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When Bitcoin Collapses, It Doesn't Get Cheap. Or, is it a New Store of Value? Place Your Bets!

BitCoinThere was a provocative headline on SeekingAlpha (a popular investing website) today: When Bitcoin Collapses, it Doesn’t Get Cheap.  The author is referring to Bitcoin but his arguments apply to all cryptocurrency.

His main point is that stock equities have an underlying economic value: the earnings of the company.  In theory, when you buy a share of stock, it’s in anticipation of enjoying future dividends.  If a stock is selling for $20 and offers a $1/year dividend, then your return is 5%, plus any appreciation of the stock.  Of course, the company might stop paying that dividend, the stock value may drop, etc. so there are risks, but ultimately the value of a stock is based on anticipation of future dividends.  Even stocks that don’t pay dividends or may never pay dividends are bought with the notion that it’s the company’s earnings that underlie its value.

The SA author’s argument is that since BTC has no intrinsic economic value (no earnings or organization making payments as with a bond, etc.), it can go to zero.  This is true.  But of course, not all investments have an underlying economic engine and some investments are bought solely in anticipation of future value.  A Mickey Mantle rookie card or Action Comics #1 does not generate any value by itself – they’re just paper and ink.  But the idea is that if someone will pay $100,000 for it today, perhaps they’ll pay $200,000 in the future.

So where do we put cryptocurrency?  I disagree with the SA author’s premise because Bitcoin is not an equity.  It’s not a bond, nor is it a Banksy panting.  It’s a currency.  Now you can invest in a currency in the sense that you could go buy some Japanese Yen or Mexican Pesos if you feel that the value versus whatever other currency you are referring to will increase.  So if you think the Euro (random example) is going to decline but the Pound is going to go up, you could sell Euros and buy Pounds and if you’re right, you’d benefit.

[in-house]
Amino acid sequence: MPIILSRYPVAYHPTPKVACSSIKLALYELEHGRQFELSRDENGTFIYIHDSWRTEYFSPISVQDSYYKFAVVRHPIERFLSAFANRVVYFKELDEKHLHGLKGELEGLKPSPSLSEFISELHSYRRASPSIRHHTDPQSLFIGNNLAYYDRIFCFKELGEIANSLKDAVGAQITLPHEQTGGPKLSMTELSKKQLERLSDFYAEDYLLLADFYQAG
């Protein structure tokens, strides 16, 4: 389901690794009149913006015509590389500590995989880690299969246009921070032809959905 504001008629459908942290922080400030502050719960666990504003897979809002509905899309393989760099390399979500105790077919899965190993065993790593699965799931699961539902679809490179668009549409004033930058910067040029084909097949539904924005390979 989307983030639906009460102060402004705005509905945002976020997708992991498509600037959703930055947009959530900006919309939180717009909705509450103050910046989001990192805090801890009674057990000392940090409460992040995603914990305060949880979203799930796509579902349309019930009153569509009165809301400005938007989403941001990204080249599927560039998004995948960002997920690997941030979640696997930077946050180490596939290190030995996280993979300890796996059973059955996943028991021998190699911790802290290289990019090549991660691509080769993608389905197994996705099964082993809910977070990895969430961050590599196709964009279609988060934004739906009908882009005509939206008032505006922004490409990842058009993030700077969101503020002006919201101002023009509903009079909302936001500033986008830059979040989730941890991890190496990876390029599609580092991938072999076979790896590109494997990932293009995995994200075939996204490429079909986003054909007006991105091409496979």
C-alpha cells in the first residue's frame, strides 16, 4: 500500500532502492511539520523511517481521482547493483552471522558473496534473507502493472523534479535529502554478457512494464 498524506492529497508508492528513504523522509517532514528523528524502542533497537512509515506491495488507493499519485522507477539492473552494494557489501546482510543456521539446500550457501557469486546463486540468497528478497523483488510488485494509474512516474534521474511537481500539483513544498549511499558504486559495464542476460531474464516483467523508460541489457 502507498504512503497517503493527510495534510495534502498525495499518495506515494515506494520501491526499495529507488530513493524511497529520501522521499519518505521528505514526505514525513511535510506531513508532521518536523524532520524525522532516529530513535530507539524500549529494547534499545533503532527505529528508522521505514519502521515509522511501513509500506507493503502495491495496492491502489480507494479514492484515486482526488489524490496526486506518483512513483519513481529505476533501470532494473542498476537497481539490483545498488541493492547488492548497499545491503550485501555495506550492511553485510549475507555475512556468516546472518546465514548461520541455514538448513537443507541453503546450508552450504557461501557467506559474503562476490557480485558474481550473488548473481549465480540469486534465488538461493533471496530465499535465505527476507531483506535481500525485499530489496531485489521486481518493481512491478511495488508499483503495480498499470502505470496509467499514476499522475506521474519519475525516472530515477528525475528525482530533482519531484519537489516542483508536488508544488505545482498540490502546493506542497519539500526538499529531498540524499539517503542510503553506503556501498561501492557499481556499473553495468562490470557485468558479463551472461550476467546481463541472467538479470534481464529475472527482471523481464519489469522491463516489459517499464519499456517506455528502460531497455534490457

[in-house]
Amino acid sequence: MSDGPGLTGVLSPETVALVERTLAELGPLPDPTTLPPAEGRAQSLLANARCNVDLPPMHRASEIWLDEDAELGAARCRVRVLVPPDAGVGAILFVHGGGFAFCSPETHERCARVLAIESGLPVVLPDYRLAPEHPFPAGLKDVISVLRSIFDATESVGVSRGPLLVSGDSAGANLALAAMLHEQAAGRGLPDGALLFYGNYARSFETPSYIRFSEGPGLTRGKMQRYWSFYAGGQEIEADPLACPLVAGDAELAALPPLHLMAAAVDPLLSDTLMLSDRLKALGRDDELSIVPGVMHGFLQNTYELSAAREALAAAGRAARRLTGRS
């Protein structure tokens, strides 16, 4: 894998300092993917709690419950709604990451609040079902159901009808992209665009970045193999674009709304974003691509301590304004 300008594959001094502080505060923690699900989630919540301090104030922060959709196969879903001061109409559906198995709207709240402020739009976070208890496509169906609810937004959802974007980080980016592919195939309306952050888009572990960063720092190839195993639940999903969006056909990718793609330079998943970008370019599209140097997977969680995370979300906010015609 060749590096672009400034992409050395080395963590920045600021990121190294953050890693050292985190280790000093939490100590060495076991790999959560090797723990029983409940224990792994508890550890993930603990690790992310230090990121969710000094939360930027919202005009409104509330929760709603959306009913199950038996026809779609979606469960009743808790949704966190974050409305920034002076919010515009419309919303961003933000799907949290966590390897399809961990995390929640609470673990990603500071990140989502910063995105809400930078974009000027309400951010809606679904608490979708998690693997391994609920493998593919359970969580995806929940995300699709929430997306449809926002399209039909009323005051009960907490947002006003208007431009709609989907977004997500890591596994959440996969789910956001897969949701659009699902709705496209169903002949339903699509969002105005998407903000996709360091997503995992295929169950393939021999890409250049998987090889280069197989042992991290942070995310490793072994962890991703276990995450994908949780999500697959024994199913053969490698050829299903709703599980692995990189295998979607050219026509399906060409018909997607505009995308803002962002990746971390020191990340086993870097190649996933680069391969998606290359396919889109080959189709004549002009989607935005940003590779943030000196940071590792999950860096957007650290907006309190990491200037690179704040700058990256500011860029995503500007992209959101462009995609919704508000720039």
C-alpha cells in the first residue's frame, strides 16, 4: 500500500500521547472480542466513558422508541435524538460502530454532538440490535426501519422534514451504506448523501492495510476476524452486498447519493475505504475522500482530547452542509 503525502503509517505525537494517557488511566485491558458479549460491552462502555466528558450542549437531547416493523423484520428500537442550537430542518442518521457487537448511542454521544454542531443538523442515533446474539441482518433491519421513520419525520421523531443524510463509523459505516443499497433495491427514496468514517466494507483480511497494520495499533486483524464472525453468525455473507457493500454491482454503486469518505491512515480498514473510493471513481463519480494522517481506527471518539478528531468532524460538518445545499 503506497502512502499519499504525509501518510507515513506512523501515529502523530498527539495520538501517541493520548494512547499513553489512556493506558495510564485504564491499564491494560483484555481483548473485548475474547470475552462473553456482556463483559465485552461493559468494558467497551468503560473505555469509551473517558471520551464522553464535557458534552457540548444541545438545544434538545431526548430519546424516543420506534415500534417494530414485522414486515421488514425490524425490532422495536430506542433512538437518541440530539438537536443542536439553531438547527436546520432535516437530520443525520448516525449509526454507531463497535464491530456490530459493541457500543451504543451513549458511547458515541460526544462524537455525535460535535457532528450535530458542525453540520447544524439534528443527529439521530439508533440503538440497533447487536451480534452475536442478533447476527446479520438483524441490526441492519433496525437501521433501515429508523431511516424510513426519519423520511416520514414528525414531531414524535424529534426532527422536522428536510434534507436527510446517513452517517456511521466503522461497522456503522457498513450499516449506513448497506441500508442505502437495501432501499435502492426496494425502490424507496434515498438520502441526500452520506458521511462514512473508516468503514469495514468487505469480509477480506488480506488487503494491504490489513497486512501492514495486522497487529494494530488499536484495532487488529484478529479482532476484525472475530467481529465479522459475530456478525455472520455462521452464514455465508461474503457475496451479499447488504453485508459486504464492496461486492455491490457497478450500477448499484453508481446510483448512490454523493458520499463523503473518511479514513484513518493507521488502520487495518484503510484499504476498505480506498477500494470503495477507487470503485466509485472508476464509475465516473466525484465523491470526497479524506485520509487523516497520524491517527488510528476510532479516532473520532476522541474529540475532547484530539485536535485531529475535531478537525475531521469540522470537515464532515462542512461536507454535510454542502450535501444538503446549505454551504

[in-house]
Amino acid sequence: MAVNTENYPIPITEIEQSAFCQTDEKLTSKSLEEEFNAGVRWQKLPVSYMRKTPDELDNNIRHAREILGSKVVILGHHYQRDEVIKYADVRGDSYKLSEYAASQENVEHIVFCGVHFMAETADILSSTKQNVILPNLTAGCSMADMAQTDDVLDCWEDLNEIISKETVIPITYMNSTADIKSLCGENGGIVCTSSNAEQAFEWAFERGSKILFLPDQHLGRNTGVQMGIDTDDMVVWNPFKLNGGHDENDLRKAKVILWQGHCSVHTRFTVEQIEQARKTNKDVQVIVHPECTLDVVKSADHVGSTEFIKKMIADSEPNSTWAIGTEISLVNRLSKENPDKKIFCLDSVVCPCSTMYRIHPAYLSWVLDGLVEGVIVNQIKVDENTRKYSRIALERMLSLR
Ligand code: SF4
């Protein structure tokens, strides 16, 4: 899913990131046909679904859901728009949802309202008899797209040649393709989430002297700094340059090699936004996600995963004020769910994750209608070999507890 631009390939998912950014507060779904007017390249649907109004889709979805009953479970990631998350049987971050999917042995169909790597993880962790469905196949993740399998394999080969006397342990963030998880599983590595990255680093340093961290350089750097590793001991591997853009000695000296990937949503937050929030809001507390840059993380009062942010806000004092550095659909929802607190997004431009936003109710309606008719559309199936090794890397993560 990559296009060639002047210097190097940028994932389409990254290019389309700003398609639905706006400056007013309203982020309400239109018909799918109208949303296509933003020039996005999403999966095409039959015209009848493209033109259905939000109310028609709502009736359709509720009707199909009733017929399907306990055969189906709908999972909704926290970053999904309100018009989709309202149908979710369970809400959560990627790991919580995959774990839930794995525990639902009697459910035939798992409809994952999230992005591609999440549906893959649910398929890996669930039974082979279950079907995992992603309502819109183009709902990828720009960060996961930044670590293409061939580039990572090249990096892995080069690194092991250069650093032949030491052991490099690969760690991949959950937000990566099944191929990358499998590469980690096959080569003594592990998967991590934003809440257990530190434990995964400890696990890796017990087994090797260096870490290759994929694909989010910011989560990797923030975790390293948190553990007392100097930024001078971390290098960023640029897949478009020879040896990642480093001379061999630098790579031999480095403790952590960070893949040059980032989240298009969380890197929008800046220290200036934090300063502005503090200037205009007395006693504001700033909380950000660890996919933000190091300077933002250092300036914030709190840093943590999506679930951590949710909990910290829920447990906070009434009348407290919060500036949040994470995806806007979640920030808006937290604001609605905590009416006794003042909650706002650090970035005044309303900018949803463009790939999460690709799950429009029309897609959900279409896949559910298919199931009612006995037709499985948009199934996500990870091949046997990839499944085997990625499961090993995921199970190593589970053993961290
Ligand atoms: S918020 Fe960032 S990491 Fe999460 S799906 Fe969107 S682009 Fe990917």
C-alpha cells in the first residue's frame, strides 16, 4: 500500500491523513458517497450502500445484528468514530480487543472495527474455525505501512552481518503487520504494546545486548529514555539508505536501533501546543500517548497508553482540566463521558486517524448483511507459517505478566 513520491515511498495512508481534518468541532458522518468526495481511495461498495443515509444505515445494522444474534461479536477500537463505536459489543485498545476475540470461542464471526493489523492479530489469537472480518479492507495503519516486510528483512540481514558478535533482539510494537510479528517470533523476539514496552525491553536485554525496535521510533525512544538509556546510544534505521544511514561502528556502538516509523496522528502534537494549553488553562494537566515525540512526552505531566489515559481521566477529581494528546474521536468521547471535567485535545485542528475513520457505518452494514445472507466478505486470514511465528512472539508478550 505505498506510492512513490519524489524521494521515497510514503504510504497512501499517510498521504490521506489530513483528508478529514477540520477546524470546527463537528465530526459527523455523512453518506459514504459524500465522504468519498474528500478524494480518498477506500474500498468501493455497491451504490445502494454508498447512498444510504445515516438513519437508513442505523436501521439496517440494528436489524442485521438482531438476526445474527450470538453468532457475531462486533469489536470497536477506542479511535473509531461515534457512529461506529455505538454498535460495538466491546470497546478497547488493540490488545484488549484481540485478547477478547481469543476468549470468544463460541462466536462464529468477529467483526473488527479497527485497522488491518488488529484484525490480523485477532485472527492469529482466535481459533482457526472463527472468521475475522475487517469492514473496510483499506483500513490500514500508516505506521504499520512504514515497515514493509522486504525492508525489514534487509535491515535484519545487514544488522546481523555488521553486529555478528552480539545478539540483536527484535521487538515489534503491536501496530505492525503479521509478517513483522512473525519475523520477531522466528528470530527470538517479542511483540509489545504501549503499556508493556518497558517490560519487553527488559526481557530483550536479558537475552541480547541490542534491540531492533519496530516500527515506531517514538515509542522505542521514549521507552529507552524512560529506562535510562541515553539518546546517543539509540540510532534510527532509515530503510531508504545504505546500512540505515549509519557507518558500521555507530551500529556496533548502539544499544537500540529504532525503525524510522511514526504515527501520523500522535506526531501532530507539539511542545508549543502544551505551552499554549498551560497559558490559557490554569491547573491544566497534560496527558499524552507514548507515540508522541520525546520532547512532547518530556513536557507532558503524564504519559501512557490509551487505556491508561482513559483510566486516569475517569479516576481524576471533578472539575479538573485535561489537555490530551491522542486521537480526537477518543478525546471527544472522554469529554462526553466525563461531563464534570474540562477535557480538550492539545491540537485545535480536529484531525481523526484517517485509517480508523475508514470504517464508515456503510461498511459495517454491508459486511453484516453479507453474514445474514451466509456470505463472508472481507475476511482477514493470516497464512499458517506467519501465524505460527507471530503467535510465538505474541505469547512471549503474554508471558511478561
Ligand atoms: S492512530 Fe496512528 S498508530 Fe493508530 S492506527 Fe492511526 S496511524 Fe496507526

And it’s really the same thing with crypto.  National fiat currencies are backed by the economic engine of their respective countries, which is somewhat intangible, but there are external factors that can impact currencies.  For example, if tomorrow the Bank of England announced it was doubling the amount of Pounds in circulation, their value would decline.  People who are into FOREX will remember the apocalypse of September 6, 2011 when the Swiss National Banc intervened and the Swiss Franc plunged.

With Bitcoin, there is not an external government or central bank operating, but there are external factors:

  • National legislation could increase or decrease the demand for Bitcoin.  For example, if the US or EU were to tightly regulate crypto, less people would buy and the price would fall.
  • National policy could impact mining.  For example, China’s actions required big Bitcoin miners to relocate.
  • A flaw in the protocol, or a major breach could impact value.

On the other hand, Bitcoin has one amazing point in its favor: it’s capped at ₿21,000,000 (there are approximately ₿18.9m BTC in circulation as of this writing).  The US Treasury can always print more dollars, but once BTC is mined out, there won’t be any more.  So some look at BTC as a powerful hedge against inflation, and one that may have anti-inflationary measures that more traditional storehouses like gold can’t match.  While there is still some transactional costs with BTC as with gold (if converting to fiat or spending it), the supply of gold is constantly increasing whereas BTC will eventually hit a limit.

So…is Bitcoin a flawed investment or is it a future store against fiat inflation?  I know very smart people who say BTC is the future, and I know other very smart people who say that one day we’ll be talking about Bitcoin the same way we talk about Beanie Babies.  Predicting the future is always the hard problem in investing.



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